Comparative Politics Midterm Study Guide - Comparative...

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Comparative Politics Cumulative Final Study Guide Why and How Do We Compare? comparative politics—the systematic search for answers to political questions about how people around the world make and contest authoritative public choices method of agreement—comparing countries with different characteristics but similar outcomes method of difference—comparing countries with similar characteristics but dissimilar outcomes correlation—a mutual relationship or connection between two or more things causality—the relationship between a cause and effect The State and Its Formation state—a nation or territory considered as an organized political community under one government sovereignty—responsibility for the authority over a territory; a monopoly over legitimate force used in a territory state-building—it describes the construction of a functioning state neo-patrimonialism— is a system of social hierarchy where patrons use state resources in order to secure the loyalty of clients in the general population. patrimonial authority—government rules based on personal ties (clans/ tribes deliver goods to members) bureaucratic-rational state—predetermined rules, meritocratic bureaucracy, autonomous government officials from society State Formation, Failure and Phantom States weak/failed state—lack scope, strength, rule of law, effectiveness, autonomy, legitimacy phantom state—territories that are part of a state that want independence; they have internal sovereignty but not external sovereignty Social Forces and Collective Action collective action—an organized group that is purposeful and separate from the state social movement—a form of collective action that is organized with sustained action, with collective claims and goals civil society—collectively organized groups independent from the state, including interest groups and social movements social capital—the networks of relationships among people who live and work in a particular society, enabling that society to function effectively Nationalism nation—a cultural grouping of individuals who associate with each other based on collective held political identity state—the governing body over a territory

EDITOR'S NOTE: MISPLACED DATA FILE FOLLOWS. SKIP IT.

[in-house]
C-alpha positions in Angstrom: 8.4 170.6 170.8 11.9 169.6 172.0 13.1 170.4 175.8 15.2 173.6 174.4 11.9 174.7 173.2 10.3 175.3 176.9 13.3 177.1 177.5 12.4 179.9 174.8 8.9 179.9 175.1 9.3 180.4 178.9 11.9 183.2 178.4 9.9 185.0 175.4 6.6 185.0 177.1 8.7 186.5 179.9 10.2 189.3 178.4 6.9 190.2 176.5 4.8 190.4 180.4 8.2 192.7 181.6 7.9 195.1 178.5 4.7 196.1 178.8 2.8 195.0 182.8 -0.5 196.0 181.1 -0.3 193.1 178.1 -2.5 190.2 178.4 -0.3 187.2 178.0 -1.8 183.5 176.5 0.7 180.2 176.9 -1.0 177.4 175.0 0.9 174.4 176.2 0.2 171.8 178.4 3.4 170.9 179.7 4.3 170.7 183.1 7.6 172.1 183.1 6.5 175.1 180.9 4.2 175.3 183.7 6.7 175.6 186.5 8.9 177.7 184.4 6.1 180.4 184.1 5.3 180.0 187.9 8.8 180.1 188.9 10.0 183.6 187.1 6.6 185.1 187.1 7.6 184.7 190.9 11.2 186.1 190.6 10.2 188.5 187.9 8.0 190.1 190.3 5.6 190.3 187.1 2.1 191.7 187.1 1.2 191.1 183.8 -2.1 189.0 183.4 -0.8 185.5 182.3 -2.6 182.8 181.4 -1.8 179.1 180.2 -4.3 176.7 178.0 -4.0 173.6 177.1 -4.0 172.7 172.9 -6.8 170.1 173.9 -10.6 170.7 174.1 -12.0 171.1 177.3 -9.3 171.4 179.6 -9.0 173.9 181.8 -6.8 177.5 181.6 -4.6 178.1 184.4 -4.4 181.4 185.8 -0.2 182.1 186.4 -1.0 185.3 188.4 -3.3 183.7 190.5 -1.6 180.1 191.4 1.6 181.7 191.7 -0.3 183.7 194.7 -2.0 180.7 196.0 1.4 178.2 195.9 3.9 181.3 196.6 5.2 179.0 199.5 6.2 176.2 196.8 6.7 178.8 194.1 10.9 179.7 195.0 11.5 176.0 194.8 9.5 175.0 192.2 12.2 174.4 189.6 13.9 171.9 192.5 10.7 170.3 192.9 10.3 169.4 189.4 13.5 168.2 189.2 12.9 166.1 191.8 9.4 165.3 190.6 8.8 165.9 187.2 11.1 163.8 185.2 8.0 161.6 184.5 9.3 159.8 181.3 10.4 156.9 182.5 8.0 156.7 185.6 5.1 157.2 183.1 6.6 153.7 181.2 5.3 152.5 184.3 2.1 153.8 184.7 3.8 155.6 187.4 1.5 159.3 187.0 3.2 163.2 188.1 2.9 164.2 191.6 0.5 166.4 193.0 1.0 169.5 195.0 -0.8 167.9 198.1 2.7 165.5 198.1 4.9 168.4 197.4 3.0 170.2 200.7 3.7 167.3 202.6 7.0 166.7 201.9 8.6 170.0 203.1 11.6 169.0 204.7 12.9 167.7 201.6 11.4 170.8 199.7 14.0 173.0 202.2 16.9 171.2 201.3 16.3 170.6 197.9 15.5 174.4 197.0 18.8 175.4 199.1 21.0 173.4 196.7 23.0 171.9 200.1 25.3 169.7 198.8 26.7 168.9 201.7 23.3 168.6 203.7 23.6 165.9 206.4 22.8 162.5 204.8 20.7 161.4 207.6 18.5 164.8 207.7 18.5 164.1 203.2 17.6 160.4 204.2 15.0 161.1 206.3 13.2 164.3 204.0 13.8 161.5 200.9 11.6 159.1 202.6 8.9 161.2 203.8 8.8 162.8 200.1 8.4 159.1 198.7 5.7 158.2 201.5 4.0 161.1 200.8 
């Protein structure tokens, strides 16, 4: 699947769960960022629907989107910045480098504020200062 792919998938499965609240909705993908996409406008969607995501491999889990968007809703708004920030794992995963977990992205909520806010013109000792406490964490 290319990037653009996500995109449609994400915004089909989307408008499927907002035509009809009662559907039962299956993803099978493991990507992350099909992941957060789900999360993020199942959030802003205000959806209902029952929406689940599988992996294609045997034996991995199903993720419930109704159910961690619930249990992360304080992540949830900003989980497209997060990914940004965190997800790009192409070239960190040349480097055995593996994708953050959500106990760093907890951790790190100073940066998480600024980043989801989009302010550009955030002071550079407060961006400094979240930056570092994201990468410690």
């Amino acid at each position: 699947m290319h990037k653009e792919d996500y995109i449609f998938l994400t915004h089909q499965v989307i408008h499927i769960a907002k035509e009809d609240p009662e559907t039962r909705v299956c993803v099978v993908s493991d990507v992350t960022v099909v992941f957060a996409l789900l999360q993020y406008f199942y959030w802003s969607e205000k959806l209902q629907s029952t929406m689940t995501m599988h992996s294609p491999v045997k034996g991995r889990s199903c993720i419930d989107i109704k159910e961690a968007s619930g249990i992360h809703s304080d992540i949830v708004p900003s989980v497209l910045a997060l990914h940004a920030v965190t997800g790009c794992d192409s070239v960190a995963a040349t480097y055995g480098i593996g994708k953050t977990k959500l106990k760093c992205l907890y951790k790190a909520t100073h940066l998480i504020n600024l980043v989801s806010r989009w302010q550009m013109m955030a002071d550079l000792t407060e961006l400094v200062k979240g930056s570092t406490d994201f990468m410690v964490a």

nationalism—group that wants to remain autonomous from the state nation-state—a state encompassing one dominant nation that is claims to embody and represent o Does not mean only one nation is present ethnic nationalism—nationalism for towards an ethnicity- attributes, social institutions that make groups different civic nationalism—based on political principals secession(ism)—attempt by some national minority to exercise self determination irredentism—when a nation or group claims territory that lies within another state; when a neighboring nation absorbs a territory from another state due to commonality in culture and language

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